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The Purpose and Value of Digitisation

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Talk at workshop 'Scotland's National Collections and Digital Humanities', 14 Feb 2013

Talk at workshop 'Scotland's National Collections and Digital Humanities', 14 Feb 2013


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  • This early experiment helped pave the way for the Electronic Beowulf project, in which we used fibre optic backlighting to record hundreds of readings in the Beowulf manuscript which had been concealed by conservation work in the nineteenth century.
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    • 1. The Purpose and Value of Digitisation Andrew Prescott, King’s College London
    • 2. Utrecht Psalter, produced in Epernay between 816 and 823
    • 3. Silver nitrate photographs of the Utrecht Psalter commissioned by the British Foreign Office to assist in dating the manuscript, 1872
    • 4. Photographs of the Utrecht Psalter made in the British Museum using the autotype process, 1876
    • 5. Detail from autotype facsimile of the Book of Kells prepared for the New Palaeographical Society under Bond’s supervision
    • 6. Lessons of the Utrecht Psalter Controversy • Potential of new technologies to explore historical artefacts in new ways • Importance of maintaining scholarly and critical approach • Need to engage with technology, bringing specialist understanding to bear • Need to take opportunities as they present themselves… • …while developing a strategic approach • That strategic approach nevertheless in itself reflects many cultural assumptions • These are all lessons that resonate in current understanding of digital humanities
    • 7. ‘And then I once again blush for shame when I remember the librarian from Poitiers in 1948, who treated me with awe because I came from the city of the Utrecht Psalter, the existence of which I was not even aware of’. Hans Freudenthal.
    • 8. Simon Tanner and Marilyn Deegan, Inspiring Research, Inspiring Scholarship; The Value and Benefit of Digitised Resources for Learning, Teaching, Research and Enjoyment (JISC: 2011) Digitised resources are transforming the research process: • New areas of research are enabled • Rich research content is now widely accessible through innovative interfaces and user-friendly research tools • The researcher can now ask questions that were previously not feasible • Researchers can engage in a new process of discovery and focus on analysis rather than data collection Widespread access to digitised resources enhances education and research at all levels of attainment. They contribute to the vibrant cultural and intellectual life of the UK, promoting education and enjoyment for all whilst bestowing a range of benefits to local and national economies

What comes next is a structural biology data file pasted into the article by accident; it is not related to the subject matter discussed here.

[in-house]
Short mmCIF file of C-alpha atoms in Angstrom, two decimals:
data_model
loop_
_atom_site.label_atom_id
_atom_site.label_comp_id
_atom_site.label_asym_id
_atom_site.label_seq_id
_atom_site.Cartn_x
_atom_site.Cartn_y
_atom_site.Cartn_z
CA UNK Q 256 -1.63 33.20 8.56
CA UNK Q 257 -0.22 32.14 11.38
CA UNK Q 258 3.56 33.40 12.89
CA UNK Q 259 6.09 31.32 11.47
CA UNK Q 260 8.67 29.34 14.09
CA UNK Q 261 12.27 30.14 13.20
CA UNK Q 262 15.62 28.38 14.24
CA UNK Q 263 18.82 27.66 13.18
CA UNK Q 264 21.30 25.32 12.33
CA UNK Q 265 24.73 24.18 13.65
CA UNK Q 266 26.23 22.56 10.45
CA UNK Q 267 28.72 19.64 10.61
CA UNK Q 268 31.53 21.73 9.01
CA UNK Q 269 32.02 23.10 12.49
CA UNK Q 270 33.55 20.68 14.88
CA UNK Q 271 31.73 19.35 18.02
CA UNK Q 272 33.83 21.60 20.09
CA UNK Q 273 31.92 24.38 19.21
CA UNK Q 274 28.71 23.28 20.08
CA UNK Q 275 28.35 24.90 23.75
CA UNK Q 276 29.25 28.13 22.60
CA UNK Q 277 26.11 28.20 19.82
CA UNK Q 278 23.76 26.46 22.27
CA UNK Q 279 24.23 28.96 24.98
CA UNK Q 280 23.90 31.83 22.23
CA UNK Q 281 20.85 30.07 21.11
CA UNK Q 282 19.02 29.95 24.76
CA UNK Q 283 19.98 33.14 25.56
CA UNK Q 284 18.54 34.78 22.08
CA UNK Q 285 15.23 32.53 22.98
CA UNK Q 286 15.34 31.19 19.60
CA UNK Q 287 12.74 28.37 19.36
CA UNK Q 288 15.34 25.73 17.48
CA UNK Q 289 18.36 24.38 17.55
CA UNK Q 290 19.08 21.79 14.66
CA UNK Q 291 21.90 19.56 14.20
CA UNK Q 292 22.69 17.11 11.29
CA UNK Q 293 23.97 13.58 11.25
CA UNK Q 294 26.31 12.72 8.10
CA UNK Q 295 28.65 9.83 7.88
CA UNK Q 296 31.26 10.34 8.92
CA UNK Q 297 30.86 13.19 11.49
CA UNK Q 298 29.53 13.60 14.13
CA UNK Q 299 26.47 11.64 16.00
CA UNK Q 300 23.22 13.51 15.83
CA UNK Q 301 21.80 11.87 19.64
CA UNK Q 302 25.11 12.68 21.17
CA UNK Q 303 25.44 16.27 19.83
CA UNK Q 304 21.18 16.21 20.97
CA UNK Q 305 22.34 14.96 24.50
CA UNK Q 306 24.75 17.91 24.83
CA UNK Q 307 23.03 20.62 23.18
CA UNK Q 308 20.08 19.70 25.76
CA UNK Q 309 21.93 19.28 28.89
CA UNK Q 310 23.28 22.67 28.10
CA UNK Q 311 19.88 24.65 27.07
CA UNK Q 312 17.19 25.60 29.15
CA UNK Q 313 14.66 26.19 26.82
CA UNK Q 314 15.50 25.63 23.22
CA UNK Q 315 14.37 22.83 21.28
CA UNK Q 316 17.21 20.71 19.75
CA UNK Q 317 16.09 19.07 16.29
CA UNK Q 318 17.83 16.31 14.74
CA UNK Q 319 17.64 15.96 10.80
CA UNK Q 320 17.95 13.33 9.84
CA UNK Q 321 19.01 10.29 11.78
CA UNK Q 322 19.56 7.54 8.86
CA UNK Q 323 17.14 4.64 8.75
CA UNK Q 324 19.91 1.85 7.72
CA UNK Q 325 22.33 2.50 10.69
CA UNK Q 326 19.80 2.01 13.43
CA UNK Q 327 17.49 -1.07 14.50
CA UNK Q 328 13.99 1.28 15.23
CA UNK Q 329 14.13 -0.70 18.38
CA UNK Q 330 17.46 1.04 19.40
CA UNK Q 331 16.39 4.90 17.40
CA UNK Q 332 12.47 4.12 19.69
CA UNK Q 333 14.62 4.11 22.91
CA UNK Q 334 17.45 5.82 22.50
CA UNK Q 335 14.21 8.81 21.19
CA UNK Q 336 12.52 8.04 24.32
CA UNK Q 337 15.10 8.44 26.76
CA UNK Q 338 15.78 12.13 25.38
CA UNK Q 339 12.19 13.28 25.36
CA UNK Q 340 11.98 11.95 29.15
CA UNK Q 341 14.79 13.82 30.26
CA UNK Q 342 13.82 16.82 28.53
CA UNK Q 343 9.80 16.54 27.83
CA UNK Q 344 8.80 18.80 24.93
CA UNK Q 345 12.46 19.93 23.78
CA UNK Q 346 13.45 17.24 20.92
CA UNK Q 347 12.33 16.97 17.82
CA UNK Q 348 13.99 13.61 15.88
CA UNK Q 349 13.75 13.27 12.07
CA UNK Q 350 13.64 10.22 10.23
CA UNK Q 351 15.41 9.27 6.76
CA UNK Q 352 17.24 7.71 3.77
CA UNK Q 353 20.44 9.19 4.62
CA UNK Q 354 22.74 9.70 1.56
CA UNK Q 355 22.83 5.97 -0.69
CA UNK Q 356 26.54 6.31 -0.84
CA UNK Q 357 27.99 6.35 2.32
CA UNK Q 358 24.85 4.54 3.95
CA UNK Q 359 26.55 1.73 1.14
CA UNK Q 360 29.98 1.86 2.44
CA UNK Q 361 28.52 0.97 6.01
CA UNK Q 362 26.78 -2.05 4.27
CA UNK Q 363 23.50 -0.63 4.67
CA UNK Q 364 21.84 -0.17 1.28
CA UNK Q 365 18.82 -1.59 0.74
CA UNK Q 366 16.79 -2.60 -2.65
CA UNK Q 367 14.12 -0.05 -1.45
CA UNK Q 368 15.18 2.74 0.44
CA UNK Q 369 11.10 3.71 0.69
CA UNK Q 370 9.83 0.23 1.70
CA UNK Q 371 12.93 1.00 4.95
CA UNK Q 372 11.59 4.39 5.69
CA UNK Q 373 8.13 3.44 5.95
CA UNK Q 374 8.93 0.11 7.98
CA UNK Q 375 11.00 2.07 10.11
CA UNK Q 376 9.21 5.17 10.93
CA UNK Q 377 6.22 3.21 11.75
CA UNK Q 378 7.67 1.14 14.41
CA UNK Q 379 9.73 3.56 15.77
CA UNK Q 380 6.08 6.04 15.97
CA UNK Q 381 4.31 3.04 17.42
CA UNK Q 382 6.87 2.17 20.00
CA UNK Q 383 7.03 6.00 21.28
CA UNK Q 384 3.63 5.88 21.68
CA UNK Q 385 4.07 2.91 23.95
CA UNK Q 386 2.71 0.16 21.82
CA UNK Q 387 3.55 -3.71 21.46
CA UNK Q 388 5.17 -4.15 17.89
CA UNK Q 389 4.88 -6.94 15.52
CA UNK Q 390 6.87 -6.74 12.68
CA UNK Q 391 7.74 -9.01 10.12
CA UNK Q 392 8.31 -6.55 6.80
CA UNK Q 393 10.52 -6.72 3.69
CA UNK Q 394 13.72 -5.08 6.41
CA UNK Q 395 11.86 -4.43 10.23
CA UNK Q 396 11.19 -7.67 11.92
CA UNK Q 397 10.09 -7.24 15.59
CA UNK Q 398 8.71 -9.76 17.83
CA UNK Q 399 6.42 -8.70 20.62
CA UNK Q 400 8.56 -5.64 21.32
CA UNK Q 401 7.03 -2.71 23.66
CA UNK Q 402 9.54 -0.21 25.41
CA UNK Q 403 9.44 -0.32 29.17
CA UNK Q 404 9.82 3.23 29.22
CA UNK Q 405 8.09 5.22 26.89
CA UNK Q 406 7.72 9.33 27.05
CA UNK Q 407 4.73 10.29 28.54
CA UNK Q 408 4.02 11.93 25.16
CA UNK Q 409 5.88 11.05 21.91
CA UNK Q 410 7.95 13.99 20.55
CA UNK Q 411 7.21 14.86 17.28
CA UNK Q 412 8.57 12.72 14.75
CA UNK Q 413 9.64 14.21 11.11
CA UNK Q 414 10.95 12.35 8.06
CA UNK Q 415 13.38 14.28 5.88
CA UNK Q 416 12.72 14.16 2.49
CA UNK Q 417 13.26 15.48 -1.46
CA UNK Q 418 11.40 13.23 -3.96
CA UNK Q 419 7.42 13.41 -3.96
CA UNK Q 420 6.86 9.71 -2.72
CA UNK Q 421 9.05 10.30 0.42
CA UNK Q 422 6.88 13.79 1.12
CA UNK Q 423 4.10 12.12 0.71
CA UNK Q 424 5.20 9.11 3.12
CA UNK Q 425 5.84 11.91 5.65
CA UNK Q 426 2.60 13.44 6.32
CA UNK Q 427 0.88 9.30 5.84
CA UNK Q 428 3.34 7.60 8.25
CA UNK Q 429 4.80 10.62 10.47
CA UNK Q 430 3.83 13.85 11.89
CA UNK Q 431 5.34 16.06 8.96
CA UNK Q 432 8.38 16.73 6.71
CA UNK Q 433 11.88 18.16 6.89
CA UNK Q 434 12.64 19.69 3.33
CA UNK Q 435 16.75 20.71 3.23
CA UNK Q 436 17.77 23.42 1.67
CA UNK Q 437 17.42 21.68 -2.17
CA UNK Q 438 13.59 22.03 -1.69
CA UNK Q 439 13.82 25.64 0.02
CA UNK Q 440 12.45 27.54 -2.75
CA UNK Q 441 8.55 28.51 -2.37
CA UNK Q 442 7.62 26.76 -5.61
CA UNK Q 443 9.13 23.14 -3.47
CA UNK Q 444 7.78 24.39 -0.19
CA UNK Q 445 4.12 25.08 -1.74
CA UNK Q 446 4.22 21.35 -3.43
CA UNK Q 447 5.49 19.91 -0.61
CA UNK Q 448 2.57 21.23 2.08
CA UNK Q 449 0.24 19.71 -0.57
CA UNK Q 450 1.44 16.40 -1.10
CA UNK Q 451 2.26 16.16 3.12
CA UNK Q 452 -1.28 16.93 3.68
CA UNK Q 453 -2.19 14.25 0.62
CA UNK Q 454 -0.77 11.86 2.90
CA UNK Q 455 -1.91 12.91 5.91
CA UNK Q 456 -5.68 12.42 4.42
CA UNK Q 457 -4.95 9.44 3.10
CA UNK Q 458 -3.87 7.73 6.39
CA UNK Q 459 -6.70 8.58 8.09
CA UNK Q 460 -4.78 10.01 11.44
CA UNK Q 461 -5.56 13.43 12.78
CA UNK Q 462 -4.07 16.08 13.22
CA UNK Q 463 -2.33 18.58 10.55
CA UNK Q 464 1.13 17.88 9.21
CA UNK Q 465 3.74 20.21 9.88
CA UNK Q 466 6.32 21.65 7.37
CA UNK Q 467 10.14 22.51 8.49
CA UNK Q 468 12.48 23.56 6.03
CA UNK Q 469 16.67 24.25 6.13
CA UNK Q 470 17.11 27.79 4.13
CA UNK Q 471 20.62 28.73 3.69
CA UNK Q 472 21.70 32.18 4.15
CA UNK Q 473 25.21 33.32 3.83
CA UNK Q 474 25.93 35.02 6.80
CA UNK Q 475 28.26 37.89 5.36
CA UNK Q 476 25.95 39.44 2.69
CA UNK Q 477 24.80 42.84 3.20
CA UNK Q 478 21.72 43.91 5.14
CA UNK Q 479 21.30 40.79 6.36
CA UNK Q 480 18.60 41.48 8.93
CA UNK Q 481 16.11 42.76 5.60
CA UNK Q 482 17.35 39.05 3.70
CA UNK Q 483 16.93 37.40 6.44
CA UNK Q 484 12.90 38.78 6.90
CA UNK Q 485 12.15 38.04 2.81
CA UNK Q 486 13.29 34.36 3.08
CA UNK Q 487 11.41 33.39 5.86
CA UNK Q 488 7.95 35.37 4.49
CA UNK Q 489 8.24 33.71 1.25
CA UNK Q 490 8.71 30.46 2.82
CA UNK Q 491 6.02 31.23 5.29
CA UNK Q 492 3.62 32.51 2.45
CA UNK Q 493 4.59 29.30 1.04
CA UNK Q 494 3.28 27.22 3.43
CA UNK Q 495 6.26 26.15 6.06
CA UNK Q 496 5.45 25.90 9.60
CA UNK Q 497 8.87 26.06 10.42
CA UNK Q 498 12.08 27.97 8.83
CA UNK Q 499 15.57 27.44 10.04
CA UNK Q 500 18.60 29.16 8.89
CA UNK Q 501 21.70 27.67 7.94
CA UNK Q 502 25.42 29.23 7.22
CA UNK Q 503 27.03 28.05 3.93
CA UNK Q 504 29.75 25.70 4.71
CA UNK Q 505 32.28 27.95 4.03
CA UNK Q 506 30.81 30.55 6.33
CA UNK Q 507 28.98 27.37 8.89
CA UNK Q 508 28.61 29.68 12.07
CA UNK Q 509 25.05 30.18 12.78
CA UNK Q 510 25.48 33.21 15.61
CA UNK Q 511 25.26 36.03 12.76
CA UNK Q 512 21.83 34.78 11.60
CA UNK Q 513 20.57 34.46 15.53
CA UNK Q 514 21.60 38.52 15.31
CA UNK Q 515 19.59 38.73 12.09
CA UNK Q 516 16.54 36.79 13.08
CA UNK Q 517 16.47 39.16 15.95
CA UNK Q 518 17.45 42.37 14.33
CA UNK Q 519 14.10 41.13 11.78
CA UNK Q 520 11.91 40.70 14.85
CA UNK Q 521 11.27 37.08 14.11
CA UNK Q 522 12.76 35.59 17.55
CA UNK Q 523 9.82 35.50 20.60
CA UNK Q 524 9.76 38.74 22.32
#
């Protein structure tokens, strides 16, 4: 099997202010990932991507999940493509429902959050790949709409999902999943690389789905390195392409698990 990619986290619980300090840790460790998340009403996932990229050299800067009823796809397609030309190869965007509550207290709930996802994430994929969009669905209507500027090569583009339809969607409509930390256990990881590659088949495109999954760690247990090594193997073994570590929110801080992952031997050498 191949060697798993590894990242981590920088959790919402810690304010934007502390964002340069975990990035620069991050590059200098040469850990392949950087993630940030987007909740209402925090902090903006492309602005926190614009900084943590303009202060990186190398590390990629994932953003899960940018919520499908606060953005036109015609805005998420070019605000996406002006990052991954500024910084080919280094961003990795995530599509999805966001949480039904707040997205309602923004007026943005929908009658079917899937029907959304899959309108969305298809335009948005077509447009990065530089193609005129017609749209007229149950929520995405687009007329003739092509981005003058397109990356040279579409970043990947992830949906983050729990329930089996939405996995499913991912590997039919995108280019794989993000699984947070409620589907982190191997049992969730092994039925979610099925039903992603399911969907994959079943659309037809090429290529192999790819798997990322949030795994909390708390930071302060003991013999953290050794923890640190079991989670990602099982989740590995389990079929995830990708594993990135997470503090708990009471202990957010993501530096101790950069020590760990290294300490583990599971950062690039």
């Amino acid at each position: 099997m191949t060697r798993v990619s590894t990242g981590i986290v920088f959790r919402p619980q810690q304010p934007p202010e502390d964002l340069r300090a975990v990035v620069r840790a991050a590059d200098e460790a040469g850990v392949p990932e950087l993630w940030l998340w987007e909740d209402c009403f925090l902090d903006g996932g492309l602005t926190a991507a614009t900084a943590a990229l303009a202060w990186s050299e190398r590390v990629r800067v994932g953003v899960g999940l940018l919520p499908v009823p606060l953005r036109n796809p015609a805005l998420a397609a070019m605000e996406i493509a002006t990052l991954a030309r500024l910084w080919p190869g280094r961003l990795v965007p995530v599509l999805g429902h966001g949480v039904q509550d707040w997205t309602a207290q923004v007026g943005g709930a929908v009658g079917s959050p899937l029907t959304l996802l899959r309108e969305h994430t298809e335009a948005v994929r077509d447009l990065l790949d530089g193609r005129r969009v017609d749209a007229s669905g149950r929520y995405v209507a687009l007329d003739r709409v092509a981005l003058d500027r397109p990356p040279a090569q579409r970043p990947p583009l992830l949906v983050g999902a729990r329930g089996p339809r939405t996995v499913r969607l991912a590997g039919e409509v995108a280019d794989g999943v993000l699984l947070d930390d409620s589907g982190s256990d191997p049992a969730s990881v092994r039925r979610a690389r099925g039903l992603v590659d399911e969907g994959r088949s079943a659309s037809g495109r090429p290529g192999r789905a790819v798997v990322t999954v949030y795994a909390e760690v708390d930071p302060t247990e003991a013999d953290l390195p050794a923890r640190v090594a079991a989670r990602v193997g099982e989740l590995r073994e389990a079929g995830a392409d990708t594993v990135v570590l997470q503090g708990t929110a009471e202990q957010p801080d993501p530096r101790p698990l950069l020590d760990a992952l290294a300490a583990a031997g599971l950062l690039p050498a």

• 9. http://www.kdcs.kcl.ac.uk/innovation/inspiring.html
    • 10. A.S.G. Edwards, ‘Back to the Real’, Times Literary Supplement, 7 June 2013 • Digital surrogates more expensive version of microfilm • Make it difficult to assess material characteristics • Discourage engagement with originals and provide excuse for libraries to restrict access • Expensive activity which diverts resources from more pressing priorities such as training in palaeography and conservation of originals
    • 11. A.S.G. Edwards, ‘Back to the Real’, Times Literary Supplement, 7 June 2013 Is it worth it? Do the ends justify the unquantifiable cost of the means? Digitization appears to be proceeding unchecked and unfocused, deflecting students into a virtual world and leaving them unequipped to deal responsibly with real rare materials. I suspect that the combination of poorly prepared students and reductions in library staffing levels will make real manuscripts ever more difficult to access directly.
    • 12. Edwards: The Codex Sinaiticus is an interesting test case for apologists of digitization. Last year I was told that the Codex Sinaiticus site got about 10,000 hits a month. That might seem a strong justification for digitization. But it seems doubtful whether even a small fraction of that number have the appropriate training – codicological, linguistic and textual – to approach the work in an informed way. If my audience analysis is even broadly correct, the British Library is investing heavily not in scholarship, but in a new branch of the entertainment industry.
    • 13. Lost leaves from Codex Sinaiticus found in St Catherine’s Monastery in Egypt in 1976
    • 14. Text of Mark 1:1 in the British Library portion of the Codex Sinaiticus under standard light, showing corrections including insertion of the phrase ‘Son of God’.
    • 15. The same section of Mark 1:1 under raking light, with transcription and translation